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Research: Rising incidence of multiple myeloma, particularly in older males from high-income nations

Multiple myeloma, lymphoma and leukaemia are the three major types of haematological malignancies. In Hong Kong, multiple myeloma is the third most common among them. According to Hong Kong’s Hospital Authority, there were 320 new cases of multiple myeloma in 2019, an increase of about 40% compared with a decade ago. CU Medicine has conducted a study with the Association of Pacific Rim Universities (APRU) to investigate the global distribution, risk factors and epidemiological trends of multiple myeloma.

The results showed that the incidence of multiple myeloma was higher in high-income jurisdictions, especially among older males, and was closely related to the gross domestic product (GDP) per capita levels, the human development index (HDI) as well as the prevalence of physical inactivity, overweight and obesity rates, and diabetes.

Details of the study have been published recently in the top international medical journal The Lancet Haematology.

Dr Huang Jun-jie, first author of the study and Post-Doctoral Fellow from The Jockey Club School of Public Health and Primary Care at CU Medicine, said, “The incidence and mortality of multiple myeloma vary by region, which may be related to detection and diagnosis ability, environmental and lifestyle factors, and the prevalence of metabolic diseases in each place. Our study provides the most up-to-date evidence on the global distribution, risk factors and trends of multiple myeloma. Future studies should explore the reasons behind these epidemiological transitions, so that they can provide insights on the cause and prognosis.”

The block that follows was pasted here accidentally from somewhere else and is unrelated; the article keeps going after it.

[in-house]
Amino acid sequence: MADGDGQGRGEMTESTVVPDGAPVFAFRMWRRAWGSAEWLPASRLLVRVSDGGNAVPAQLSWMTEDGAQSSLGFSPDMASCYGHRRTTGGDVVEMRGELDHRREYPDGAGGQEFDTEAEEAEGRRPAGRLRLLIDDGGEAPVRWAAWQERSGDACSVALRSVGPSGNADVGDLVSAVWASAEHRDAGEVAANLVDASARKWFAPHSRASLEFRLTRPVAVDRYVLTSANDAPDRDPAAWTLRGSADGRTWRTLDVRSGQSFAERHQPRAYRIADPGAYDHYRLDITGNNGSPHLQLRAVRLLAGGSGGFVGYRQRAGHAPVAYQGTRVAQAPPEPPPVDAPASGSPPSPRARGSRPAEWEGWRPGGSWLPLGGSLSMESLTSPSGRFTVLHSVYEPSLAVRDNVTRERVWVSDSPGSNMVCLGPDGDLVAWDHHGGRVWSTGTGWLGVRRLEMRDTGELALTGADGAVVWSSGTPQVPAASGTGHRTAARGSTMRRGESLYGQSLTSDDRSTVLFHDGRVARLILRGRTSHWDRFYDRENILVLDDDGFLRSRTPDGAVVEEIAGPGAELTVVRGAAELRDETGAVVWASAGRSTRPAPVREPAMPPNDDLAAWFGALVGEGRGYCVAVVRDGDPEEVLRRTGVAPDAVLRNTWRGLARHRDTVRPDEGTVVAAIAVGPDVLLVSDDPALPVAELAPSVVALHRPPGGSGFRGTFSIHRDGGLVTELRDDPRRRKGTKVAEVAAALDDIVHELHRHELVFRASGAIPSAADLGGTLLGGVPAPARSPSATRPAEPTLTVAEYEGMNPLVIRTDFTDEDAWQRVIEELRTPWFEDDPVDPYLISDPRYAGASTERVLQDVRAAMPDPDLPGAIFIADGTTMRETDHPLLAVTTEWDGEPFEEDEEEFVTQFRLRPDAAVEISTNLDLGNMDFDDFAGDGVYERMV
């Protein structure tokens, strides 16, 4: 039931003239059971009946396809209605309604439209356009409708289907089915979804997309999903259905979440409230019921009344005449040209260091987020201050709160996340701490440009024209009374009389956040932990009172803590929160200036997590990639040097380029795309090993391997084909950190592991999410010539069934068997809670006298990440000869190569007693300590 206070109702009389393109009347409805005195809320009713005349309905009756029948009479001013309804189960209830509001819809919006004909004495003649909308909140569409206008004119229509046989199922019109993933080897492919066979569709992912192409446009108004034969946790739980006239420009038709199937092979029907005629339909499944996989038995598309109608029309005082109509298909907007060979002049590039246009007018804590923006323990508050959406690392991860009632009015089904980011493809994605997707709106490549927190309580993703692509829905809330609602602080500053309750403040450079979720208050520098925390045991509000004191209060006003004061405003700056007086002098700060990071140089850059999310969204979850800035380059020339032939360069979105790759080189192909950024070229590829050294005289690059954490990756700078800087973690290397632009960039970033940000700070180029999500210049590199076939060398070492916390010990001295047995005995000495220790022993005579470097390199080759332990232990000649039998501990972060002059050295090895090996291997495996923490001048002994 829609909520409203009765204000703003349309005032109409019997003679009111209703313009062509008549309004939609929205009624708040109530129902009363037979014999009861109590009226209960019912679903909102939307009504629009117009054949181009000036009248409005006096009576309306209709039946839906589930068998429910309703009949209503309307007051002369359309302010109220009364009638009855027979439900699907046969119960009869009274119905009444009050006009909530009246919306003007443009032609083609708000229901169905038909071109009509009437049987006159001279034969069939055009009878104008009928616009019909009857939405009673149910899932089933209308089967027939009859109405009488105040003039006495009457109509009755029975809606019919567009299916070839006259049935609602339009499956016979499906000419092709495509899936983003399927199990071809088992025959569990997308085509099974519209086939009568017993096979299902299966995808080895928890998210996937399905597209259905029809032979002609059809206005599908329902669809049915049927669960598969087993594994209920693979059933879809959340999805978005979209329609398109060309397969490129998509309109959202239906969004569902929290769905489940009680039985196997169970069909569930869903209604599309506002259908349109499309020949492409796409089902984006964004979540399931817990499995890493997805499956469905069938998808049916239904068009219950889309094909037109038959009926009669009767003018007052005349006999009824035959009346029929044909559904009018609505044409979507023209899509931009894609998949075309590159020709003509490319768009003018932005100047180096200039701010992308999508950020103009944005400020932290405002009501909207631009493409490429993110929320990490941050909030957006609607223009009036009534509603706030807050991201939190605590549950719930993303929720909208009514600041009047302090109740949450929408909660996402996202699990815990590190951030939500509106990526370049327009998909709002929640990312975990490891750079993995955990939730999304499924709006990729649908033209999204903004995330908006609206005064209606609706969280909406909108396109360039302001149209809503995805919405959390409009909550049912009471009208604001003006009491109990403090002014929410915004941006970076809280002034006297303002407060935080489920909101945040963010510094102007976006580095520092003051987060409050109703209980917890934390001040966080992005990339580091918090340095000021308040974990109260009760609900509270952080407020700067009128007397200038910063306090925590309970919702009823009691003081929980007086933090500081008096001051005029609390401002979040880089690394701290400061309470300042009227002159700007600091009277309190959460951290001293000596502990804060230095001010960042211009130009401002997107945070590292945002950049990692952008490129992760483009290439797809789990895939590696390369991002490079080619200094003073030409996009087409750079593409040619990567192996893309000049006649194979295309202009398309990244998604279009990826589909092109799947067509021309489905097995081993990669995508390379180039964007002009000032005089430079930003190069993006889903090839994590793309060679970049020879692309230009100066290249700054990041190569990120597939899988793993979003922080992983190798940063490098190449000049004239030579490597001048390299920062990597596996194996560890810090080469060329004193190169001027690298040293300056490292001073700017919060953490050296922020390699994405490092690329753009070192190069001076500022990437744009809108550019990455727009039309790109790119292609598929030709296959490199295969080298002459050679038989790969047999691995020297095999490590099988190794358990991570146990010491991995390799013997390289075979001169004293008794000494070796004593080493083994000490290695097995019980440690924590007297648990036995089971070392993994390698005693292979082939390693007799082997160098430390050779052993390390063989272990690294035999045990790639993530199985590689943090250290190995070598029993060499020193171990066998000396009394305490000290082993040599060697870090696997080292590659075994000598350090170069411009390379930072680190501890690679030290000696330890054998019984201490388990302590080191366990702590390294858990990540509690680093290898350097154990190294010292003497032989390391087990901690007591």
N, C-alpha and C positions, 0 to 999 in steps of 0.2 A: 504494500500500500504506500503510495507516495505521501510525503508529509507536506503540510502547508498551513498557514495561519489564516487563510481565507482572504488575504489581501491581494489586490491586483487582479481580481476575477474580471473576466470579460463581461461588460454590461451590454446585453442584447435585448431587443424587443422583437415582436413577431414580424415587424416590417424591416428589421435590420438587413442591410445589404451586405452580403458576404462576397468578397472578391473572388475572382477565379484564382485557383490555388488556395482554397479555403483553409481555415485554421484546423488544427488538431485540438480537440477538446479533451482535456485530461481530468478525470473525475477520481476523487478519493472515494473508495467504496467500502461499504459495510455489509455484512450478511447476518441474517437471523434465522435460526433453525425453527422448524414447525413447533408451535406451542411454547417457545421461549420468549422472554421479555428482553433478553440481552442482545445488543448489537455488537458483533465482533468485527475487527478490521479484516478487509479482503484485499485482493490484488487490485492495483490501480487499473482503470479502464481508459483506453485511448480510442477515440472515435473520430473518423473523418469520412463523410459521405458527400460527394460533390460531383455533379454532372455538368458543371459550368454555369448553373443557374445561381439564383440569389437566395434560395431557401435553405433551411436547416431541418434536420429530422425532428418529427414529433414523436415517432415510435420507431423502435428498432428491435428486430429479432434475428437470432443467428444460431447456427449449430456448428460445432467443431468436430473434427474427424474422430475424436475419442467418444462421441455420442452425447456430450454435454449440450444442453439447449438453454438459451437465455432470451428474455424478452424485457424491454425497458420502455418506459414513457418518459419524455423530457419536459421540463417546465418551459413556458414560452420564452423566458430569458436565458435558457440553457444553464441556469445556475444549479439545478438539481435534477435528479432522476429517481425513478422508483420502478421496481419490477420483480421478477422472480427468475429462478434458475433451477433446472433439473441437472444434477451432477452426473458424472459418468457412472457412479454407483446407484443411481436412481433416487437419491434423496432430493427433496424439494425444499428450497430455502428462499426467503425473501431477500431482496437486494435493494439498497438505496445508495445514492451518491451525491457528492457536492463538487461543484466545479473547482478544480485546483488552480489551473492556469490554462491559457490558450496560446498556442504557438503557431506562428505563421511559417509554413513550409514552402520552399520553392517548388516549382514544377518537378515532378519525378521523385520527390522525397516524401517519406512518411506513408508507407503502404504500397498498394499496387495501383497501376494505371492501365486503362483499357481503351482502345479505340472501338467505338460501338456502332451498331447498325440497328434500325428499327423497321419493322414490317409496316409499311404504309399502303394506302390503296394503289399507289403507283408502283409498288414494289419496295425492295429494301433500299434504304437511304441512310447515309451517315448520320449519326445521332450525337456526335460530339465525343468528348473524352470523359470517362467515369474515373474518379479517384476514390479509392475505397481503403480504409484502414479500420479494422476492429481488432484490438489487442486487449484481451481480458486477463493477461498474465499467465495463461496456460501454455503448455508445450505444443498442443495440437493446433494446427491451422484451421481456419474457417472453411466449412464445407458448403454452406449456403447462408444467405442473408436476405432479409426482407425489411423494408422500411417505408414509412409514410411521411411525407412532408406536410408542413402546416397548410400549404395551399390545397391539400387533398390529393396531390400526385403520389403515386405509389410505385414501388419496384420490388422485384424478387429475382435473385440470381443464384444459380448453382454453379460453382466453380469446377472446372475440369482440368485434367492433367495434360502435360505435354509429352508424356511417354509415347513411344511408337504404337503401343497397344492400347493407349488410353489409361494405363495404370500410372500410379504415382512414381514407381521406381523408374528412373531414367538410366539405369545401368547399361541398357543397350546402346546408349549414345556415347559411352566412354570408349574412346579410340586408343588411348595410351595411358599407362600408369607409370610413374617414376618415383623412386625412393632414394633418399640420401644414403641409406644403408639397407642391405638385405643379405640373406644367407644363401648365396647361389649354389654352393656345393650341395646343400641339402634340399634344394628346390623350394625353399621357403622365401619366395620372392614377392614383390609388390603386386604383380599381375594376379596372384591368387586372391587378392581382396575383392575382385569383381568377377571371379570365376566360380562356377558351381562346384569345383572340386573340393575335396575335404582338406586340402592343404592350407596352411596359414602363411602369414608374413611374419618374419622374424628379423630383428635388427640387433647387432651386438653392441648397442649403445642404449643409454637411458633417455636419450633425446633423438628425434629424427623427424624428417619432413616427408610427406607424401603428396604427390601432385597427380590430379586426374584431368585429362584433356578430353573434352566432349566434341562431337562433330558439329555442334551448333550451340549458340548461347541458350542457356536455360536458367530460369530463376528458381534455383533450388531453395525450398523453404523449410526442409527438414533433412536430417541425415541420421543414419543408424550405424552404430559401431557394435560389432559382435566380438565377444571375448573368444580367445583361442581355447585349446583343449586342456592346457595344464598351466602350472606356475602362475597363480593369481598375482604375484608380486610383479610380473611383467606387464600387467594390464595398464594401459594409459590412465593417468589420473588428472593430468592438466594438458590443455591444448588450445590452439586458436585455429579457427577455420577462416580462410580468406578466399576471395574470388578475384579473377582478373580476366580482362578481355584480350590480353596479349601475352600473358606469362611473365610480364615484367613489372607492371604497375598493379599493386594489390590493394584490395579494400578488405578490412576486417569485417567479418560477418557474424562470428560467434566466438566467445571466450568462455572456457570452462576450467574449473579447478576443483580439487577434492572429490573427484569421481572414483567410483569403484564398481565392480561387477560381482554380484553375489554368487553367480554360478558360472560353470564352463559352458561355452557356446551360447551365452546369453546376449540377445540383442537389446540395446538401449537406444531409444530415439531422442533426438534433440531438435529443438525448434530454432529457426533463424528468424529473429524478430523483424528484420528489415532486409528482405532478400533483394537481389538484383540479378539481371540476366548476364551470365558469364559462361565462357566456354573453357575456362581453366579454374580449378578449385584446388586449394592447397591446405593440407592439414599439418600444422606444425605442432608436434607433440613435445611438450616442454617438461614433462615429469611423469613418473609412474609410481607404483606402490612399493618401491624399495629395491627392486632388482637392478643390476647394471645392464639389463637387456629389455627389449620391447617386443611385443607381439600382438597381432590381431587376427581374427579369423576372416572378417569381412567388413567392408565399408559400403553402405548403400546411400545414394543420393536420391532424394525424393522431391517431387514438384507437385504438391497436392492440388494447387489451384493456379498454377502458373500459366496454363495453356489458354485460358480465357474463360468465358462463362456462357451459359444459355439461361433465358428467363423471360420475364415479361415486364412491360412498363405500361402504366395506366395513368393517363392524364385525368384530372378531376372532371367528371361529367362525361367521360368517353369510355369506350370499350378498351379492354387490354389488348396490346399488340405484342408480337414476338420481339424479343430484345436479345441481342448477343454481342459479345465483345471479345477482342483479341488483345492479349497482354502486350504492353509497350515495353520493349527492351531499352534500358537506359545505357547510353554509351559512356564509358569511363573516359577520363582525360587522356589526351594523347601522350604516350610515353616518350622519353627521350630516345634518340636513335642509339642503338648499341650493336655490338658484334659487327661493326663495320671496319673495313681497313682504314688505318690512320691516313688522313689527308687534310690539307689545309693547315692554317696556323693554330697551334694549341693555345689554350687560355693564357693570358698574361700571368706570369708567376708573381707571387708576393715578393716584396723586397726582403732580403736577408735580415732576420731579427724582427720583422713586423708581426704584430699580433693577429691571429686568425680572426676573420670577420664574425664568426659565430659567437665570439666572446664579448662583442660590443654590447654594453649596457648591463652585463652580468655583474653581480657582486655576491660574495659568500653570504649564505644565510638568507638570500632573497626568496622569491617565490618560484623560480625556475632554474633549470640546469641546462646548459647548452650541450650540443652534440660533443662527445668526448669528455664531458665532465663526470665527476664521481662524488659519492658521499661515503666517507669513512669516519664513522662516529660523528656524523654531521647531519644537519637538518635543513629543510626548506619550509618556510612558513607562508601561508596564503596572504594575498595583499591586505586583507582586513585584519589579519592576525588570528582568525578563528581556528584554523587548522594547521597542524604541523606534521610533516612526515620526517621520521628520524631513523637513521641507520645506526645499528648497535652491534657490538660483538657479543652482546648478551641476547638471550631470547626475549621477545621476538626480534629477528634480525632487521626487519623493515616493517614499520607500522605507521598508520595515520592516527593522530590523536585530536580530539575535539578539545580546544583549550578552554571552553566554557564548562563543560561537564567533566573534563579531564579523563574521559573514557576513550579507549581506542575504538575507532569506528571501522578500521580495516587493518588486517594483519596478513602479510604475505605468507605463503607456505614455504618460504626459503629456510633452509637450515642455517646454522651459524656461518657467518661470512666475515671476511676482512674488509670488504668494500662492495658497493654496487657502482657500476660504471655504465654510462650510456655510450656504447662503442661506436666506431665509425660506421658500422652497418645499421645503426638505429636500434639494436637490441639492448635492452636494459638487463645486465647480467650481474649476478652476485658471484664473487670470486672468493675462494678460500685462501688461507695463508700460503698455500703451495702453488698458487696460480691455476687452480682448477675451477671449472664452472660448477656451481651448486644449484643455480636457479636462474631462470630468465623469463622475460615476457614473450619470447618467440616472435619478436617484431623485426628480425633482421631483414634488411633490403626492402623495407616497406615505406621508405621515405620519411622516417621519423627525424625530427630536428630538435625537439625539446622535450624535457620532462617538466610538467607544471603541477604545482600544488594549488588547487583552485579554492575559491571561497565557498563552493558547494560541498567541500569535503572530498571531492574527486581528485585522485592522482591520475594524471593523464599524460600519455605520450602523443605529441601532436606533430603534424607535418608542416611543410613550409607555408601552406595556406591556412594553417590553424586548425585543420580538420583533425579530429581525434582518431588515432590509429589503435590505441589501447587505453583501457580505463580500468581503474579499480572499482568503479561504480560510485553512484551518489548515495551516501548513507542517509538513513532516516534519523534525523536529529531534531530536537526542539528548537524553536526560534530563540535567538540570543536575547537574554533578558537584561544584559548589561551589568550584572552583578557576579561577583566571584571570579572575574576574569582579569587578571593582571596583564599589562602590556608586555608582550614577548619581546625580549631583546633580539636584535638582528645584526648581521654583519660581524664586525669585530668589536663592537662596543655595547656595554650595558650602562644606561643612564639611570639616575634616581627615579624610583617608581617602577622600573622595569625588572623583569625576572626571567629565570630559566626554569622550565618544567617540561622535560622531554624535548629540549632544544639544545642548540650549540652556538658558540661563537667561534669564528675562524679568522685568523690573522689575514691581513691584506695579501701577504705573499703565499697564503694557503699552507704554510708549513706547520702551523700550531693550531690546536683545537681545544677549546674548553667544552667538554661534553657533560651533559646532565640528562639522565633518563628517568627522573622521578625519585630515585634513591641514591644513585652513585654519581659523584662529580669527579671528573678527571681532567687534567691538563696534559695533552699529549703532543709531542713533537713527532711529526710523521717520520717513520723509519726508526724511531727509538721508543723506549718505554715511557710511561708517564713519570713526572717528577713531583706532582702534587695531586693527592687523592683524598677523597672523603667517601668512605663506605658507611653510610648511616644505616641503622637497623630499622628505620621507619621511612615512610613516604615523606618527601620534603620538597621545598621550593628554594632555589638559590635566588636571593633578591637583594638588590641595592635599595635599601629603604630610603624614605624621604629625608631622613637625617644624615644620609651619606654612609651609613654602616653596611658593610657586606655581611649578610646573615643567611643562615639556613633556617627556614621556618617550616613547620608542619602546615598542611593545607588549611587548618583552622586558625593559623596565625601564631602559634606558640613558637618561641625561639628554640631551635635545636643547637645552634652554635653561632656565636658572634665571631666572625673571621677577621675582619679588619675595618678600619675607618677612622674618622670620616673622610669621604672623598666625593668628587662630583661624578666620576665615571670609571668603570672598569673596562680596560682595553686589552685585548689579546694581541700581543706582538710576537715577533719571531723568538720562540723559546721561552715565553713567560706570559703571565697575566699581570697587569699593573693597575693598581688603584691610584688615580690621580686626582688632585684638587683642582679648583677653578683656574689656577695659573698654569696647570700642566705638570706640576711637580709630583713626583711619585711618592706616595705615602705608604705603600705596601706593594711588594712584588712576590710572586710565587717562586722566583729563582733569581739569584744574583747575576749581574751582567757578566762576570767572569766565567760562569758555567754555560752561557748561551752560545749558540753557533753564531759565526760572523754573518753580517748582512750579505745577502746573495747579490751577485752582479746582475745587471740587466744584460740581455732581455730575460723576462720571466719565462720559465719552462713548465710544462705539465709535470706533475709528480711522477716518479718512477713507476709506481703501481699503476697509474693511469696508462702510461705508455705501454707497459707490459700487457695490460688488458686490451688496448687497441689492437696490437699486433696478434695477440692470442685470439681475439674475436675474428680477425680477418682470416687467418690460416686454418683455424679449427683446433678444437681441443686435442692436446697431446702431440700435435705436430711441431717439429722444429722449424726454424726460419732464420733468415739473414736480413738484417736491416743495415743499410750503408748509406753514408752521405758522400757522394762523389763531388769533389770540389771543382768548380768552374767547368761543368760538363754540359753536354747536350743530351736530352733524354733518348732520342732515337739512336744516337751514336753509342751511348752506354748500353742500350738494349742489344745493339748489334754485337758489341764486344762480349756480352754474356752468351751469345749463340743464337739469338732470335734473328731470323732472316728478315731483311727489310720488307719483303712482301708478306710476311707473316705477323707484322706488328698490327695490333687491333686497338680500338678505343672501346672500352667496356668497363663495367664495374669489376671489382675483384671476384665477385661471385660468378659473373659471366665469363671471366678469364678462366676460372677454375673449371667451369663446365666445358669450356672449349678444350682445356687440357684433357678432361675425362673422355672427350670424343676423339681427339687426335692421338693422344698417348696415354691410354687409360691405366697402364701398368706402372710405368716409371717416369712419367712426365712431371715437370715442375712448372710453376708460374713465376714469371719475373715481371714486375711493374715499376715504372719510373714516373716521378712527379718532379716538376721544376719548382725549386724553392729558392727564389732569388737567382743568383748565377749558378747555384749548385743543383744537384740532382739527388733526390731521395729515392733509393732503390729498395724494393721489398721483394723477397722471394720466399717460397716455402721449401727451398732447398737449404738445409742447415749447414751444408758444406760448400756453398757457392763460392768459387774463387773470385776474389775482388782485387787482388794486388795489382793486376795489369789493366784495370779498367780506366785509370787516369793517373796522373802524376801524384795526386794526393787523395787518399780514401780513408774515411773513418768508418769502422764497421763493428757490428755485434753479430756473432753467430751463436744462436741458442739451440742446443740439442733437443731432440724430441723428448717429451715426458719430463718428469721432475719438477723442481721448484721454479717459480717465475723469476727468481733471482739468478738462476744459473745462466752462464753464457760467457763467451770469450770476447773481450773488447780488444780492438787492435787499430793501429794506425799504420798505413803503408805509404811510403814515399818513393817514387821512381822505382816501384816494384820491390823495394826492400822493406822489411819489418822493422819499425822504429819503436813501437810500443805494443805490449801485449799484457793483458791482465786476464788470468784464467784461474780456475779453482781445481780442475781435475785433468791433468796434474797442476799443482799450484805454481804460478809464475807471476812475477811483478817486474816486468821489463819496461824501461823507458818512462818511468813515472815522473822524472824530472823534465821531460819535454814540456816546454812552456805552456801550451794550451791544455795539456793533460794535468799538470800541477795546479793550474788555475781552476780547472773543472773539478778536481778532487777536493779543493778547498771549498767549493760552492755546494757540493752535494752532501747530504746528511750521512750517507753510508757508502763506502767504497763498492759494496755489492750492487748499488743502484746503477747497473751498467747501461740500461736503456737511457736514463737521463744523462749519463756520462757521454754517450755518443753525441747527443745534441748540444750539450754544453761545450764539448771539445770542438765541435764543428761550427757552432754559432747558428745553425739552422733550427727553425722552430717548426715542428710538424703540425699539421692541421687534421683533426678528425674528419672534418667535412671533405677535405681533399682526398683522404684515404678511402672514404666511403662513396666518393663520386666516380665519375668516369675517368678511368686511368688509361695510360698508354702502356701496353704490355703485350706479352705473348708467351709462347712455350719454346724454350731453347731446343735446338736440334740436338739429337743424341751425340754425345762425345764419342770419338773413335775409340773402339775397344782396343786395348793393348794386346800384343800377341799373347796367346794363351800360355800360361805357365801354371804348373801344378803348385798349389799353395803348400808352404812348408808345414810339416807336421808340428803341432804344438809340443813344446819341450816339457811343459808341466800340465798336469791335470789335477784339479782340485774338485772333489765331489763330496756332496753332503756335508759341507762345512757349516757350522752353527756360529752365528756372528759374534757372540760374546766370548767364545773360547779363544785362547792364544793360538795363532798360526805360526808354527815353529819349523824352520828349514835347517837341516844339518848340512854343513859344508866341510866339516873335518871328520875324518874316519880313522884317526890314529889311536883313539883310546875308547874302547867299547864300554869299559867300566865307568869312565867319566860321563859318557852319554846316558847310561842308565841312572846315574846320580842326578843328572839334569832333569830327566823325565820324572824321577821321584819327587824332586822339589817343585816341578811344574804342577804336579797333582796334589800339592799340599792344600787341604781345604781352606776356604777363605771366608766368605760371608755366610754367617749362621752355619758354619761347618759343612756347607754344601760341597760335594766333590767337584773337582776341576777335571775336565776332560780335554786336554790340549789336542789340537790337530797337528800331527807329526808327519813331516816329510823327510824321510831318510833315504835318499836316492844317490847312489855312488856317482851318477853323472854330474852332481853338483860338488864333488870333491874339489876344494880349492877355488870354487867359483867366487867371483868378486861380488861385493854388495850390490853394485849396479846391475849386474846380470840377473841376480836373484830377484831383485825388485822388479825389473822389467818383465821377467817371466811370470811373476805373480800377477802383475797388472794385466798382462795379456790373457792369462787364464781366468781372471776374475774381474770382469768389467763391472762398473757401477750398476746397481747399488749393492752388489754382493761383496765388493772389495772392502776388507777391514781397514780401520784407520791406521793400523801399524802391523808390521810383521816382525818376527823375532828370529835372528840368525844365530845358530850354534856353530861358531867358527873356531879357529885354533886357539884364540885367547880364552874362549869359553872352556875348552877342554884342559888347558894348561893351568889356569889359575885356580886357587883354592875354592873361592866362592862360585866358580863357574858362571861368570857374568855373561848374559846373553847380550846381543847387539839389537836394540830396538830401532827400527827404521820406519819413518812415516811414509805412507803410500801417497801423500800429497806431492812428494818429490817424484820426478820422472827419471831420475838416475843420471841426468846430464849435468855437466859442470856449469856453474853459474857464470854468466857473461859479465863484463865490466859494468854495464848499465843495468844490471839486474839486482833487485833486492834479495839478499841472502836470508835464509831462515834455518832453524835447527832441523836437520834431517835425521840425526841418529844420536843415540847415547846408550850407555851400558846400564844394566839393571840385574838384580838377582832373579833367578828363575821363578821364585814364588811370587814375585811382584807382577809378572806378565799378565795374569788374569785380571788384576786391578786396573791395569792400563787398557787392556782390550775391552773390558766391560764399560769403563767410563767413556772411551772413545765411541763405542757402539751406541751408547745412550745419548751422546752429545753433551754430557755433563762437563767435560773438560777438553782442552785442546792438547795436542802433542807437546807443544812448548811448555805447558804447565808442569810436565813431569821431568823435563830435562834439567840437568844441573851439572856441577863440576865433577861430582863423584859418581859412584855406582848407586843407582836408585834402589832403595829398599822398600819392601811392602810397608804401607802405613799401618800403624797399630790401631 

Professor Martin Wong Chi-sang, the senior corresponding author of the study, from The Jockey Club School of Public Health and Primary Care at CU Medicine, added, “The overall incidence of multiple myeloma has been on the rise in recent years, but it is encouraging that the mortality rate has declined because of advances in and increased accessibility of treatment. This study also shows that the prevalence of physical inactivity, excess weight, obesity and diabetes are important drivers of the increase. Policy makers in different regions should implement evidence-based, targeted prevention strategies to control relevant risk factors.”

Details: Faculty of Medicine, CUHK:

Full article of the study:

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